|Born||April 9, 1952|
New York City, New York, U.S.
|Alma mater||University of Rochester|
University of Washington
|Known for||Mars Direct|
The Case for Mars
Robert Zubrin (//; born April 9, 1952) is an American aerospace engineer, author, and advocate for human exploration of Mars. He and his colleague at Martin Marietta, David Baker, were the driving force behind Mars Direct, a proposal in a 1990 research paper intended to produce significant reductions in the cost and complexity of such a mission. The key idea was to use the Martian atmosphere to produce oxygen, water, and rocket propellant for the surface stay and return journey. A modified version of the plan was subsequently adopted by NASA as their "design reference mission". He questions the delay and cost-to-benefit ratio of first establishing a base or outpost on an asteroid or another Apollo program-like return to the Moon, as neither would be able to provide all of its own oxygen, water, or energy; these resources are producible on Mars, and he expects people would be there thereafter.
Disappointed with the lack of interest from government in Mars exploration and after the success of his book The Case for Mars (1996), as well as leadership experience at the National Space Society, Zubrin established the Mars Society in 1998. This is an international organization advocating a human mission to Mars as a goal, by private funding if possible.
Zubrin was born in New York City's Brooklyn borough on April 9, 1952. His father was descended from Russian Jewish immigrants. He was a science teacher for 7 years before becoming an engineer.
Zubrin holds a B.A. in Mathematics from the University of Rochester (1974), a M.S. in Nuclear Engineering (1984), a M.S. in Aeronautics and Astronautics (1986), and a Ph.D. in Nuclear Engineering (1992) — all from the University of Washington.[circular reference] He has developed a number of concepts for space propulsion and exploration, and is the author of over 200 technical and non-technical papers and several books. He is also President of both the Mars Society and Pioneer Astronautics, a private company that does research and development on innovative aerospace technologies. Zubrin is the co-inventor on a U.S. design patent and a U.S. utility patent on a hybrid rocket/airplane, and on a U.S. utility patent on an oxygen supply system (see links below).
Zubrin was awarded his first patent at age 20 in 1972 for Three Player Chess. His inventions also include the nuclear salt-water rocket and co-inventor (with Dana Andrews) of the magnetic sail. Zubrin is fellow at Center for Security Policy.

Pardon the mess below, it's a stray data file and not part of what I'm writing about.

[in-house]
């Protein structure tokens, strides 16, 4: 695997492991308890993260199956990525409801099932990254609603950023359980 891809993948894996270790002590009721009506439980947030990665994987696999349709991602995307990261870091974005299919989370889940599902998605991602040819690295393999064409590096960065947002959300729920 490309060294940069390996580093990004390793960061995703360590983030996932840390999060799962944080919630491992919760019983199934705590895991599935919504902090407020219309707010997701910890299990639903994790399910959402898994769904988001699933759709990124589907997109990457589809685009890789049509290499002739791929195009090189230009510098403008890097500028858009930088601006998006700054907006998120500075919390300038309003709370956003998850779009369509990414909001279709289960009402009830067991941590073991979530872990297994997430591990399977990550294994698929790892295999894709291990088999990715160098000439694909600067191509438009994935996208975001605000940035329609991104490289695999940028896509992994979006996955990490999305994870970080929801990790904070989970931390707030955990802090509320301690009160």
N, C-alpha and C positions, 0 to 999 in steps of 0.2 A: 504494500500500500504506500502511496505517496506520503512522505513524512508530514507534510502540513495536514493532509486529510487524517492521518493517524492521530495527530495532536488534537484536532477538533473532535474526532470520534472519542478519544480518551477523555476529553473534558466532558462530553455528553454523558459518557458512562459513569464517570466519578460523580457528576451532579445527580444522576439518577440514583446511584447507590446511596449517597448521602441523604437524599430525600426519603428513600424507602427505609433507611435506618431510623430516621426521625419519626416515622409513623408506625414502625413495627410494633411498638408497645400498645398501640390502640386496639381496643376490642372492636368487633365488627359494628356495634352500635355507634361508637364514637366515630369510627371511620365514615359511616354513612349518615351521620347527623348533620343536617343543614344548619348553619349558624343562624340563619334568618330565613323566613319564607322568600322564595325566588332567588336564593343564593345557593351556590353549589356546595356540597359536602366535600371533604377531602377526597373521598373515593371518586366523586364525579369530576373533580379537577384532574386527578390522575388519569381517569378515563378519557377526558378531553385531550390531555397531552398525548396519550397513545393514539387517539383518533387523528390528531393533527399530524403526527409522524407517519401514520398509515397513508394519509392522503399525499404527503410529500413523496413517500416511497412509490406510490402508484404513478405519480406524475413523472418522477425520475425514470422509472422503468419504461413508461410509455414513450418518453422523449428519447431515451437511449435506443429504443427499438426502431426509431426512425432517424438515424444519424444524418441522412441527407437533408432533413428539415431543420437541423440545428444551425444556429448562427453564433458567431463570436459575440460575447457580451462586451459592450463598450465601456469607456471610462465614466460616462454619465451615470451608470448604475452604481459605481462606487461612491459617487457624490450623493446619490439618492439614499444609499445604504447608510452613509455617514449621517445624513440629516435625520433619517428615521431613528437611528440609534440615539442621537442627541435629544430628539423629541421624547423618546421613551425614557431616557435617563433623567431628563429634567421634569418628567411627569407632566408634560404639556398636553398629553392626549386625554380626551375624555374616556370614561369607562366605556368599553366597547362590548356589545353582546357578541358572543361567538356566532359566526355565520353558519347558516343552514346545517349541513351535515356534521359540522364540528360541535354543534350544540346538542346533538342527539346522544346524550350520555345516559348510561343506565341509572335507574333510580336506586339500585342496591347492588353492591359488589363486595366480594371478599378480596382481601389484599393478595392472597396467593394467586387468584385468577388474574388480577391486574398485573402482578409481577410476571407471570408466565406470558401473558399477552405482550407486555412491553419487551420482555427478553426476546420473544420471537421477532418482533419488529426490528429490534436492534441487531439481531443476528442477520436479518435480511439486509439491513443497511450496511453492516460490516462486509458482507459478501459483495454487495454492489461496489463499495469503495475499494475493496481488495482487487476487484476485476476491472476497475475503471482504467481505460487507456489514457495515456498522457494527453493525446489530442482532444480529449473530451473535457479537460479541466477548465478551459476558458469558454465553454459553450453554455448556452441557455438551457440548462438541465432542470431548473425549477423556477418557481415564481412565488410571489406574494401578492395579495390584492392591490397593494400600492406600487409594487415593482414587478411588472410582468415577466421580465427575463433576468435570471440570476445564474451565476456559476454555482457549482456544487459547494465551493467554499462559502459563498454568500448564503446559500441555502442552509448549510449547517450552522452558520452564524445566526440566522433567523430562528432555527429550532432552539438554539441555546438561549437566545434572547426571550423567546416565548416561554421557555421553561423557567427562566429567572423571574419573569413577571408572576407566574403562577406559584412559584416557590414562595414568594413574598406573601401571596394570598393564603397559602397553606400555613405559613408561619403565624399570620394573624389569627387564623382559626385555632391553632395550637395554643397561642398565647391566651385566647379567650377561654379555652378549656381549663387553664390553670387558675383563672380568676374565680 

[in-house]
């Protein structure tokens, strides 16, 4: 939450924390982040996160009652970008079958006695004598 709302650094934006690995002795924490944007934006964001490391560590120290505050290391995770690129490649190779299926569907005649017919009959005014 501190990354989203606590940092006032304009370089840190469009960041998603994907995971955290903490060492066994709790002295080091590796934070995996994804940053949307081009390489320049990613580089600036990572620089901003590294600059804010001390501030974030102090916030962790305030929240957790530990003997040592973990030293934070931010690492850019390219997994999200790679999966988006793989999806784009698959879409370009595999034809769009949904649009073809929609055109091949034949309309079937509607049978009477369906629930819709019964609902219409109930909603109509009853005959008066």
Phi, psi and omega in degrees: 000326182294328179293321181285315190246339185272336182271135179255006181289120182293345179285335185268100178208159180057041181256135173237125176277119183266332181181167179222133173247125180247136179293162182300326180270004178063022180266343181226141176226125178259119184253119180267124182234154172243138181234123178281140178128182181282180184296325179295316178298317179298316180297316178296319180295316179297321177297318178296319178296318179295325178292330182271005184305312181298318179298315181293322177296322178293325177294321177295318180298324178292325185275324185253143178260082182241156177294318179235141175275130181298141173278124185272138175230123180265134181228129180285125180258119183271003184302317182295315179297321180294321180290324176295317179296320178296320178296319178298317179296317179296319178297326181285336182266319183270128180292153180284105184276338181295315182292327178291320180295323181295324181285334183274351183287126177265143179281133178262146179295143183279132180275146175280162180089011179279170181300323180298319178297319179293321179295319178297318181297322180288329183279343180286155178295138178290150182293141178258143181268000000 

During his professional career, Zubrin was a member of Lockheed Martin's scenario development team charged with developing strategies for space exploration. He was also "a senior engineer with the Martin Marietta Astronautics company, working as one of its leaders in development of advanced concepts for interplanetary missions". During his time at Martin Marietta, he drafted ideas for a potential single-stage-to-orbit spacecraft, and developed the Black Colt. However, he would eventually leave Martin Marietta to co-form Pioneer Rocketplane with Mitchell Burnside Clapp, an aerospace engineer from the US Air Force, due to a perceived lack of interest in reducing launch costs at larger aerospace firms. In his book, Entering Space: Creating a Spacefaring Civilization, Zubrin would write about how both large aerospace firms, and the US Government, would fail to reduce the costs of spaceflight.
In 1998, Zubrin founded the Mars Society, and in the following years, was able to attract large amounts of public interest to potential human colonisation on Mars. The work of the Mars Society was successful enough as to encourage the US Government to not cut funding for several Mars rover missions.
In 2008, Zubrin founded Pioneer Energy, a research and development firm headquartered in Lakewood, Colorado. The company's focus is to develop mobile Enhanced Oil Recovery (EOR) systems that can enable CO2-based EOR for both small and large oil producers in the United States. The company has also developed a number of new processes for manufacturing synthetic fuels.
Main article: Ethics of terraforming
Dr. Zubrin is known as an advocate of a moderately anthropocentric position in the ethics of terraforming. Discussions of the ethics of terraforming often make reference to a series of public debates Zubrin has held with his friend Christopher McKay, who advocates a moderately biocentric position on the ethics of terraforming. For example, a written account of some of these debates is available in On to Mars: Colonizing a New World, as a joint article, "Do Indigenous Martian Bacteria have Precedence over Human Exploration?" (pp. 177–182)
An aging Robert Zubrin also appears as a background character in The Martian Race (1999) by Gregory Benford, a science fiction novel depicting early human explorers on Mars in the very near future. Benford, who is also an astrophysicist, is a longtime member of both the board of directors and the steering committee of the Mars Society.
Robert Zubrin was also featured in a 2007 CBC Television documentary special, The Passionate Eye, dubbed "The Mars Underground".
The songwriter and musician Frank Black (alias Black Francis of the Pixies) penned an homage to Zubrin, "Robert Onion", on the album Dog in the Sand. The lyrics are in the form of an acrostic, spelling "Robert The Case For Mars Zubrin".
In 2010 Robert Zubrin was featured in the Symphony of Science video "The Case for Mars" along with Carl Sagan, Brian Cox, and Penelope Boston.
The fictional character Dr. Zachary Walzer in the 2010–2011 independent VODO series Pioneer One was inspired by Zubrin.
In 2016, Zubrin was one of several scientists and engineers interviewed in the National Geographic miniseries Mars.